* “With or Without You”— Back in the mid-80s, Bono was caught between his duties as a husband and a rockstar.  “I hardly saw my wife Ali for a year,” he told Rolling Stone Magazine back in ‘87. “It’s almost impossible to be married and be in a band on the road.” And “With or Without You” universalizes that struggle.

* “Bullet the Blue Sky” and “Mothers of the Disappeared”–The two years preceding the recording of Joshua Tree saw the emergence of Bono the Super-Activist, thanks to his involvement in a number of social justice projects, including Band Aid’s “Do They Know It’s Christmas?,” Live Aid, United Artists Against Apartheid, and Amnesty International’s Conspiracy Against Hope concerts. And it was an Amnesty International-sponsored trip to Central America that inspired “Bullet the Blue Sky” and “Mothers of the Disappeared,” both of which are  condemnations of the United States foreign policy in Nicaragua and El Salvador

* “Running to Stand Still”— Inspired by stories of heroin addicts in Ireland.  (According to many reports, the line “I’ve seen seven towers, but I only see one way out” refers to a specific housing project in Dublin where many drug addicts lived.)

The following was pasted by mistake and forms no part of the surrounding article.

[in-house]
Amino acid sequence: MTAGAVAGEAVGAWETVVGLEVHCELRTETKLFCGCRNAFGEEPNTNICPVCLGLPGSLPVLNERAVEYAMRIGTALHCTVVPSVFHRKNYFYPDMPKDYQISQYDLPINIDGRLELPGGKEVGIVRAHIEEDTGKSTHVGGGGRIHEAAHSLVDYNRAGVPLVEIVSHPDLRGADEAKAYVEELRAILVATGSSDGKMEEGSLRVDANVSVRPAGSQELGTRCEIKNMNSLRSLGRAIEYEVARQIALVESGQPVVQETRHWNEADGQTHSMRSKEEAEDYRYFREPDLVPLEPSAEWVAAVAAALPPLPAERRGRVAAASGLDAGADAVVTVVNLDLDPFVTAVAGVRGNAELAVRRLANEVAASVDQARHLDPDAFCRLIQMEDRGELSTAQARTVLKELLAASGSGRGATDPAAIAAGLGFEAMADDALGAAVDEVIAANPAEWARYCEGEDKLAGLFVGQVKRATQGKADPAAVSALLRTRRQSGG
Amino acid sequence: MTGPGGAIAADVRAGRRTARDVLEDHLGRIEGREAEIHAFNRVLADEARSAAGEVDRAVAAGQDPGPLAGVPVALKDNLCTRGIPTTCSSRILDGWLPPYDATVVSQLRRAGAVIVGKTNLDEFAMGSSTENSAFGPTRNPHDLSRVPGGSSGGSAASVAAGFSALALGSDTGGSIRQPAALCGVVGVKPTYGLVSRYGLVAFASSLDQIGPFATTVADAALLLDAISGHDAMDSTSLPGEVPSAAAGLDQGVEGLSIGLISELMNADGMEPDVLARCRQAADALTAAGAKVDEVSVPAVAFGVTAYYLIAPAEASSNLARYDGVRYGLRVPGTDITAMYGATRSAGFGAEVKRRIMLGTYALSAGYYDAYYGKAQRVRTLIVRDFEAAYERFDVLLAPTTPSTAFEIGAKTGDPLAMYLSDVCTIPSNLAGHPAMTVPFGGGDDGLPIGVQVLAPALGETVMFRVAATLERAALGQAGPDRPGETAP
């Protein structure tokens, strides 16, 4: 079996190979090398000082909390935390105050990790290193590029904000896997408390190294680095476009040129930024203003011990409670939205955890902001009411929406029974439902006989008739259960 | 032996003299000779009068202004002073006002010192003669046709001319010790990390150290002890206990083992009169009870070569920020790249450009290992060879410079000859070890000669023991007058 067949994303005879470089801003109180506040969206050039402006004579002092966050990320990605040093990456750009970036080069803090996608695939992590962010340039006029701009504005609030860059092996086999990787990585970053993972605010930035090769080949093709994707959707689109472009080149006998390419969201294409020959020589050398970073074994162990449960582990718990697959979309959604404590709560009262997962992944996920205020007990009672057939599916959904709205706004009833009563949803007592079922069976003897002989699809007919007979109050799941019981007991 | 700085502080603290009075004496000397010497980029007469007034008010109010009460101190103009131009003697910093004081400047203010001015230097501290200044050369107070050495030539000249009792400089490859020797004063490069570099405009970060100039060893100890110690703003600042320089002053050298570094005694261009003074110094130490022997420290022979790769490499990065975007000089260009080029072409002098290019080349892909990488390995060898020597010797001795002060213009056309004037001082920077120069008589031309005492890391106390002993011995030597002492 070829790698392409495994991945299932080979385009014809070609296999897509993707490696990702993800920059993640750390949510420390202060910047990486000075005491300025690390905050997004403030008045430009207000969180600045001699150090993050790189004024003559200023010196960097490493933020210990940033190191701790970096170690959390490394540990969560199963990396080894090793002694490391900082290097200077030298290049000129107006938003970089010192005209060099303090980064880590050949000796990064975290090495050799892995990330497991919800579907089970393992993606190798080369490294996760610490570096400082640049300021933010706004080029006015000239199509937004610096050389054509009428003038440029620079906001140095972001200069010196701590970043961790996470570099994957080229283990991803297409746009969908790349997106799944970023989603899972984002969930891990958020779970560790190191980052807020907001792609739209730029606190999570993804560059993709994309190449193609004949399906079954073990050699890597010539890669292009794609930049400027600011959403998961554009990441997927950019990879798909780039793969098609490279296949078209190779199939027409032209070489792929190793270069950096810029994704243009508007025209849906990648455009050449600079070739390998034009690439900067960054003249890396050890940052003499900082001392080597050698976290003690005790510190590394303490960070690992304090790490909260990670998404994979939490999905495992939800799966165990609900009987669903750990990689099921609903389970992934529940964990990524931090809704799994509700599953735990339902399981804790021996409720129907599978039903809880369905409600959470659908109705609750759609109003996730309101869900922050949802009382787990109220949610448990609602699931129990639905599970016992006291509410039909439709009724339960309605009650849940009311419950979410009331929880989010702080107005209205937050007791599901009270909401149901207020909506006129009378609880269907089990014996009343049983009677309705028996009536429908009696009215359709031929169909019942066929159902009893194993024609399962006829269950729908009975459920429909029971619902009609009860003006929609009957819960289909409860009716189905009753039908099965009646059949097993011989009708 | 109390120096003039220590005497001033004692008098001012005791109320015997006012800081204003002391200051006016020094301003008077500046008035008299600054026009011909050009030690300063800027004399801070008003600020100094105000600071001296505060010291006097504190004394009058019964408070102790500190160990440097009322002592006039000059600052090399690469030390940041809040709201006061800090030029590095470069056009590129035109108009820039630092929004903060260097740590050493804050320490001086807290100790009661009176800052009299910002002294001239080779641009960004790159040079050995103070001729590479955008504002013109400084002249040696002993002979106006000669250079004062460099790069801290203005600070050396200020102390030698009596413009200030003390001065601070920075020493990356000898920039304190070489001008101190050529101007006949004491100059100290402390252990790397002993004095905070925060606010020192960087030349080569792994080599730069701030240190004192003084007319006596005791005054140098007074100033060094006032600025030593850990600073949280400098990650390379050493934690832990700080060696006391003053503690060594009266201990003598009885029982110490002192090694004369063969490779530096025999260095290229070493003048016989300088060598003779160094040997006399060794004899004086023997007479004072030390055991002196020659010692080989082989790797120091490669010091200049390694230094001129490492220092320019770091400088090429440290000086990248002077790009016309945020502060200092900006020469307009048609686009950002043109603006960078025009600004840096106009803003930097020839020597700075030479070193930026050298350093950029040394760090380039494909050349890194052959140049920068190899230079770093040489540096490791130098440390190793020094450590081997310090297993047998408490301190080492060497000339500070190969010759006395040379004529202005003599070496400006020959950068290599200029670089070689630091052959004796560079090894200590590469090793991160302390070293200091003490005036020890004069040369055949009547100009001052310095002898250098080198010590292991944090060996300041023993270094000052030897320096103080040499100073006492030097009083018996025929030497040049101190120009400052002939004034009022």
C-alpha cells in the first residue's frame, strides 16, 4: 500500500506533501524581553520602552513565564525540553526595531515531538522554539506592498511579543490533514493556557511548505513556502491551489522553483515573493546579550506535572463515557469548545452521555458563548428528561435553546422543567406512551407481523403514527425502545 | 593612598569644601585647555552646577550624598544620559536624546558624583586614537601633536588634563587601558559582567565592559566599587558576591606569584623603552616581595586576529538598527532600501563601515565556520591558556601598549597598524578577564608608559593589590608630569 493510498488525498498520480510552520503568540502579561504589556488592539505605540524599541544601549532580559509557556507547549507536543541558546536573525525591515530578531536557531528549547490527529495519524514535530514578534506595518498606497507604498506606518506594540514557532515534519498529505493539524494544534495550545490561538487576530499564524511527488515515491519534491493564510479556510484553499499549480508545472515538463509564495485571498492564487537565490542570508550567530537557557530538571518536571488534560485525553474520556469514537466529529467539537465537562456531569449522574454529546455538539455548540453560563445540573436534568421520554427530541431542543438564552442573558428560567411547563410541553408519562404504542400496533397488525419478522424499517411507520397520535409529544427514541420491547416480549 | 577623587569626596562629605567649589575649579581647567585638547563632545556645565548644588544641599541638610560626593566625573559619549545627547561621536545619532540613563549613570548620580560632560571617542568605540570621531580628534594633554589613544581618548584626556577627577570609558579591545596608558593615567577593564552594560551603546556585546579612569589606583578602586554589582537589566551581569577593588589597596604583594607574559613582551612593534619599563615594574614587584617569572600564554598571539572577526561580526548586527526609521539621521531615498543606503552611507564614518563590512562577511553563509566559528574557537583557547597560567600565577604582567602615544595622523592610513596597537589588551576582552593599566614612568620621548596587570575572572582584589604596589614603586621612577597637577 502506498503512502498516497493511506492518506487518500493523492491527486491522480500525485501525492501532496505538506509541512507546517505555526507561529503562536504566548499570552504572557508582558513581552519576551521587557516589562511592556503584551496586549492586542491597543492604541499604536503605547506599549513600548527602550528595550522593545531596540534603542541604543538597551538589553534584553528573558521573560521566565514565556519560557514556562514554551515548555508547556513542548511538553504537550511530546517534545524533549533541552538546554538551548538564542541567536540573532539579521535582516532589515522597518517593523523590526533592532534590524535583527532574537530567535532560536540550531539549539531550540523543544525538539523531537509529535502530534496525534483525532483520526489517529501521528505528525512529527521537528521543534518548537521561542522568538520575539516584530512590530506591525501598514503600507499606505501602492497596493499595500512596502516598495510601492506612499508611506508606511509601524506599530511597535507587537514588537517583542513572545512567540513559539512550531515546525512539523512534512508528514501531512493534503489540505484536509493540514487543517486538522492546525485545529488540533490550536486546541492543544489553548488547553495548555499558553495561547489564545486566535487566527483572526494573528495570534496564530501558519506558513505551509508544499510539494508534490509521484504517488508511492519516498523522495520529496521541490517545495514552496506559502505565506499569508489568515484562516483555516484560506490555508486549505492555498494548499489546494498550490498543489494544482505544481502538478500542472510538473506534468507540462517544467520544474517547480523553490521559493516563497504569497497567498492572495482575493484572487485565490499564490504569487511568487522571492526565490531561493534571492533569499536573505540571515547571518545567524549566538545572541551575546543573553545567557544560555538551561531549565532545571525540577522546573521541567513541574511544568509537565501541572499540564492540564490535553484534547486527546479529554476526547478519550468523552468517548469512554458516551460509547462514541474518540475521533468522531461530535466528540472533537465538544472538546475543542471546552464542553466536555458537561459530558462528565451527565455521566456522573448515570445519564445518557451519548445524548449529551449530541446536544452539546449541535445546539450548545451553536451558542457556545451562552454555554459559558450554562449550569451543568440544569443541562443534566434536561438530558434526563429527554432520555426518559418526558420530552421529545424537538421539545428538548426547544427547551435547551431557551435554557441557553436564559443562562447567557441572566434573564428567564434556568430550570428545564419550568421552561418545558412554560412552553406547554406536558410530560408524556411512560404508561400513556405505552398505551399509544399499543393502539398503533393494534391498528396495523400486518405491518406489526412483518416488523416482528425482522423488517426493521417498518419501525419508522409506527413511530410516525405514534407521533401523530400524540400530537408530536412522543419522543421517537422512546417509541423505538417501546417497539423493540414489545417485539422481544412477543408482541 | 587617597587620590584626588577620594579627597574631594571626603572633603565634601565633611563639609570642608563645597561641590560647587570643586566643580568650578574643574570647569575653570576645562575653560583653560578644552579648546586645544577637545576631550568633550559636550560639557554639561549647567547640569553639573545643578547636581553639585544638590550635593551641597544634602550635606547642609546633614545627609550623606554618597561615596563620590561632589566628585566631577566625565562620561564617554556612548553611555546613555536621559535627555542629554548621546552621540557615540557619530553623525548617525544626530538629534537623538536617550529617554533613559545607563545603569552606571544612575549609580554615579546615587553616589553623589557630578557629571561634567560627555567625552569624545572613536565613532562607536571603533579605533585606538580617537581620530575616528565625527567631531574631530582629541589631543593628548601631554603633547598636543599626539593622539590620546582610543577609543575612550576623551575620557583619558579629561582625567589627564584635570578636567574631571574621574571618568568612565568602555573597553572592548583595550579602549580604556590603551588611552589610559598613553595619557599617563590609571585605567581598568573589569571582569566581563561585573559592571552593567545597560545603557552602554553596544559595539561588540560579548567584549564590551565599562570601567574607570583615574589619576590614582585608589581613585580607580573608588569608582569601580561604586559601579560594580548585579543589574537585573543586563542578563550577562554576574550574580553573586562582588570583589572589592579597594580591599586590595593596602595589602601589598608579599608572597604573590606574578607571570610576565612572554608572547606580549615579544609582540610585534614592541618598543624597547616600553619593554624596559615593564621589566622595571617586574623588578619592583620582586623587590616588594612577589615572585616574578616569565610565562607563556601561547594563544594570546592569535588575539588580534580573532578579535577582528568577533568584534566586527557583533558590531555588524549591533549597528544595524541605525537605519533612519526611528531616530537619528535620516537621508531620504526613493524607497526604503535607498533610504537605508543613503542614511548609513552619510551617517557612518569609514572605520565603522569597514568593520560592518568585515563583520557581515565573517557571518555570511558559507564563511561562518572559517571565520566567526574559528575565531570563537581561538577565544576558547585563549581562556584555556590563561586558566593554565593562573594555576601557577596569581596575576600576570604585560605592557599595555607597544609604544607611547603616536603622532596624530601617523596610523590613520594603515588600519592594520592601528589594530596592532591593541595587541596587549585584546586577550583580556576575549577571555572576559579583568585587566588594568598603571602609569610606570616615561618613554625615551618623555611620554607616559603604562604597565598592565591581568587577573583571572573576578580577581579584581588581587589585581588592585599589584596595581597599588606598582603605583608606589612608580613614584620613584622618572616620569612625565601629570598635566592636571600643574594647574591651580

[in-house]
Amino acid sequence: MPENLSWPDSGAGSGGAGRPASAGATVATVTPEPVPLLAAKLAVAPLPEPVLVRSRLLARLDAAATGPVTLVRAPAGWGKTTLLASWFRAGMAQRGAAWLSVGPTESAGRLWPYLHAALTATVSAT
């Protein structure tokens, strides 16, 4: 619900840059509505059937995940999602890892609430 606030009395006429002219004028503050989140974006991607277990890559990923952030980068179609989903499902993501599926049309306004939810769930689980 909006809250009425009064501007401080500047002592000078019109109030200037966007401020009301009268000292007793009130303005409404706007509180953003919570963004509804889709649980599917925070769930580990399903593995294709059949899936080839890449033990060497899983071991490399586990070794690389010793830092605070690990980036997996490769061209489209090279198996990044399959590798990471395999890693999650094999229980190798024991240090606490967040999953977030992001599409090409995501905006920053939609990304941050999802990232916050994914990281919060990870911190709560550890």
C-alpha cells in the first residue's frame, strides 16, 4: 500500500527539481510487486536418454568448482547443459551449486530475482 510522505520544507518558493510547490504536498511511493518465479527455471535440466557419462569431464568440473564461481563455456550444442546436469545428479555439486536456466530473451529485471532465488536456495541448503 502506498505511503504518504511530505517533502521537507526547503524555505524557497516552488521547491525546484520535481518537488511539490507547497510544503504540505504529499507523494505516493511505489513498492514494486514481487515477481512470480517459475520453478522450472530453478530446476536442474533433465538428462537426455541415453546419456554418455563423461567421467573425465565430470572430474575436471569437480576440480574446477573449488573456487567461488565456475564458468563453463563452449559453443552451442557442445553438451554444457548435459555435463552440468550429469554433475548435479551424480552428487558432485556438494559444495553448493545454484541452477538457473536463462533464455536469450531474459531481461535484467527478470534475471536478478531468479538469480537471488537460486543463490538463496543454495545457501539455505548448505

* “Red Hill Mining Town”— Inspired by a 1984 coal miners’ strike in Great Britain.  Bono wanted to write about the effect on families after the mines were shut down. (There was another unintentional struggle associated with the song; apparently, Bono couldn’t consistently hit the high notes, so the band didn’t perform it live.)

* “In God’s Country”— Bono originally conceived The Joshua Tree as a love letter– well, maybe love/hate letter– to his adopted country of America, which he saw as a country of “haves” and “have nots.”  Bono’s working title for the album– The Two Americas– summed up this feeling, which lived on in the song “In God’s Country”; indeed, this song’s lyrics are betwixt and between, unable to decide if they’re pro-American (“liberty… comes to rescue me”) or not (“We need new dreams tonight”).

* “One Tree Hill”— Inspired by the death of Bono’s friend/ U2 roadie, Greg Carroll, who died during the recording of Joshua Tree. In fact, Carroll was out doing an errand for the band when his motorcycle collided with a car.

* “Exit”–Inspired by a Norman Mailer novel, The Executioner’s Song, about convicted murderer Gary Gilmore.  The song is Bono’s attempt to get into a serial killer’s head.

In short, a “shiny, happy people” record, Joshua Tree ain’t. Virtually all of the songs on the album reflect some sort of struggle. Really, the only song on the whole album that doesn’t seem angst-ridden is “Trip through Your Wires”– even though I guess you could say the song is about unrequited love, which is never fun.<